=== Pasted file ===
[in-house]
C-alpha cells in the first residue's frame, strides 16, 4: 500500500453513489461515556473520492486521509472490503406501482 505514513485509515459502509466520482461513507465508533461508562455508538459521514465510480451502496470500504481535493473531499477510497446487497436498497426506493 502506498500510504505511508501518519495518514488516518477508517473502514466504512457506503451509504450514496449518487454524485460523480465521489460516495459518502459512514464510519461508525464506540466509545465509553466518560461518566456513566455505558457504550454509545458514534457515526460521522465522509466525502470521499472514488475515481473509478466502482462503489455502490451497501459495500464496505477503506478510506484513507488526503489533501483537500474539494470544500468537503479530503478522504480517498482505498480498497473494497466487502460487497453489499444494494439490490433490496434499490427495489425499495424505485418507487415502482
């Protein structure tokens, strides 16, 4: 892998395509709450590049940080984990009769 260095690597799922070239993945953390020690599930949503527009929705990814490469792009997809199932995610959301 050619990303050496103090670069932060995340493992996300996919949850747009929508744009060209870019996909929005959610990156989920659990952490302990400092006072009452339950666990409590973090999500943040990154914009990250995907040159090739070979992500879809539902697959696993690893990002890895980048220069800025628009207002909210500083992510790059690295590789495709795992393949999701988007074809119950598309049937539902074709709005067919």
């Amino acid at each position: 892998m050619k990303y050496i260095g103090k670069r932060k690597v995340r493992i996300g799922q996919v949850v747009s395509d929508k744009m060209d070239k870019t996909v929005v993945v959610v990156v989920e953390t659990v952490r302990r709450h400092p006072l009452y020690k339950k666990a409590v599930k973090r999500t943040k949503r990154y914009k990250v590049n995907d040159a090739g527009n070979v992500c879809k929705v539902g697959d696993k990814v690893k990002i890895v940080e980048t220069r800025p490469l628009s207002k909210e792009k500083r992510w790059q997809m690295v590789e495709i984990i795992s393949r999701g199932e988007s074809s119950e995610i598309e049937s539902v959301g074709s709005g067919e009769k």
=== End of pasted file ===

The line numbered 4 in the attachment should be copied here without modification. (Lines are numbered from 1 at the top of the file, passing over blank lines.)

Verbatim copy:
């Amino acid at each position: 892998m050619k990303y050496i260095g103090k670069r932060k690597v995340r493992i996300g799922q996919v949850v747009s395509d929508k744009m060209d070239k870019t996909v929005v993945v959610v990156v989920e953390t659990v952490r302990r709450h400092p006072l009452y020690k339950k666990a409590v599930k973090r999500t943040k949503r990154y914009k990250v590049n995907d040159a090739g527009n070979v992500c879809k929705v539902g697959d696993k990814v690893k990002i890895v940080e980048t220069r800025p490469l628009s207002k909210e792009k500083r992510w790059q997809m690295v590789e495709i984990i795992s393949r999701g199932e988007s074809s119950e995610i598309e049937s539902v959301g074709s709005g067919e009769k």